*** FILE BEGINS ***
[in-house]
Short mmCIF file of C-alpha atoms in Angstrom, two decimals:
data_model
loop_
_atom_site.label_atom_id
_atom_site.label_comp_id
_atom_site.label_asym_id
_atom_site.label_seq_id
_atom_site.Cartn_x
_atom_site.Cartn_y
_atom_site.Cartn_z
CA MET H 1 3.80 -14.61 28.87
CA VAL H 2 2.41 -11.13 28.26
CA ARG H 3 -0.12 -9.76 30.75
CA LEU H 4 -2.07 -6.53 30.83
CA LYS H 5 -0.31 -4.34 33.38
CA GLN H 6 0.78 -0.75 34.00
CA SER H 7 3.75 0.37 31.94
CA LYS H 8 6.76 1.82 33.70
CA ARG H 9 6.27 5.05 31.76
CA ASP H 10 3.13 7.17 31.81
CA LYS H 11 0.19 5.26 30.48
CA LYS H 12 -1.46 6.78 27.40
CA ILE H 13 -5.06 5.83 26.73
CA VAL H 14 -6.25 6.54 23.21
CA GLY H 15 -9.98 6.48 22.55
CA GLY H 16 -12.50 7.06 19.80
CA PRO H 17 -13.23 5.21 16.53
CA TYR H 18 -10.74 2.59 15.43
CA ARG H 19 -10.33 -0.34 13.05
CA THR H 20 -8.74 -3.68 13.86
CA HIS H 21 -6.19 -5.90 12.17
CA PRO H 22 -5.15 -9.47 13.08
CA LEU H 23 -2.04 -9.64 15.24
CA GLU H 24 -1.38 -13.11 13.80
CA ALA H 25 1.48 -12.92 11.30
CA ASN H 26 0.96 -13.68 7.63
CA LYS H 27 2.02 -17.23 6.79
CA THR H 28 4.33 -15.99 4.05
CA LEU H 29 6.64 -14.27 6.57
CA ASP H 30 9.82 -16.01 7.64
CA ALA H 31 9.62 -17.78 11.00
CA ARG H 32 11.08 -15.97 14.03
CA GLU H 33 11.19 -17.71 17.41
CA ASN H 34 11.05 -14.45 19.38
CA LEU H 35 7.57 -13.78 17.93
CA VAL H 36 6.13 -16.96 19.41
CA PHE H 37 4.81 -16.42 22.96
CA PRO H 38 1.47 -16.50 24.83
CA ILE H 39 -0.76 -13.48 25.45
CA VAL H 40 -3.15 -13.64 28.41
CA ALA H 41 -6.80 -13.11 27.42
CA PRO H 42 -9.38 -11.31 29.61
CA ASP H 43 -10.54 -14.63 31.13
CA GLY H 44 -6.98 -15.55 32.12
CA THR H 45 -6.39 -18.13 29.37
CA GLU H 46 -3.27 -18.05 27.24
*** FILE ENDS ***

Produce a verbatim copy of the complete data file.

[in-house]
Short mmCIF file of C-alpha atoms in Angstrom, two decimals:
data_model
loop_
_atom_site.label_atom_id
_atom_site.label_comp_id
_atom_site.label_asym_id
_atom_site.label_seq_id
_atom_site.Cartn_x
_atom_site.Cartn_y
_atom_site.Cartn_z
CA MET H 1 3.80 -14.61 28.87
CA VAL H 2 2.41 -11.13 28.26
CA ARG H 3 -0.12 -9.76 30.75
CA LEU H 4 -2.07 -6.53 30.83
CA LYS H 5 -0.31 -4.34 33.38
CA GLN H 6 0.78 -0.75 34.00
CA SER H 7 3.75 0.37 31.94
CA LYS H 8 6.76 1.82 33.70
CA ARG H 9 6.27 5.05 31.76
CA ASP H 10 3.13 7.17 31.81
CA LYS H 11 0.19 5.26 30.48
CA LYS H 12 -1.46 6.78 27.40
CA ILE H 13 -5.06 5.83 26.73
CA VAL H 14 -6.25 6.54 23.21
CA GLY H 15 -9.98 6.48 22.55
CA GLY H 16 -12.50 7.06 19.80
CA PRO H 17 -13.23 5.21 16.53
CA TYR H 18 -10.74 2.59 15.43
CA ARG H 19 -10.33 -0.34 13.05
CA THR H 20 -8.74 -3.68 13.86
CA HIS H 21 -6.19 -5.90 12.17
CA PRO H 22 -5.15 -9.47 13.08
CA LEU H 23 -2.04 -9.64 15.24
CA GLU H 24 -1.38 -13.11 13.80
CA ALA H 25 1.48 -12.92 11.30
CA ASN H 26 0.96 -13.68 7.63
CA LYS H 27 2.02 -17.23 6.79
CA THR H 28 4.33 -15.99 4.05
CA LEU H 29 6.64 -14.27 6.57
CA ASP H 30 9.82 -16.01 7.64
CA ALA H 31 9.62 -17.78 11.00
CA ARG H 32 11.08 -15.97 14.03
CA GLU H 33 11.19 -17.71 17.41
CA ASN H 34 11.05 -14.45 19.38
CA LEU H 35 7.57 -13.78 17.93
CA VAL H 36 6.13 -16.96 19.41
CA PHE H 37 4.81 -16.42 22.96
CA PRO H 38 1.47 -16.50 24.83
CA ILE H 39 -0.76 -13.48 25.45
CA VAL H 40 -3.15 -13.64 28.41
CA ALA H 41 -6.80 -13.11 27.42
CA PRO H 42 -9.38 -11.31 29.61
CA ASP H 43 -10.54 -14.63 31.13
CA GLY H 44 -6.98 -15.55 32.12
CA THR H 45 -6.39 -18.13 29.37
CA GLU H 46 -3.27 -18.05 27.24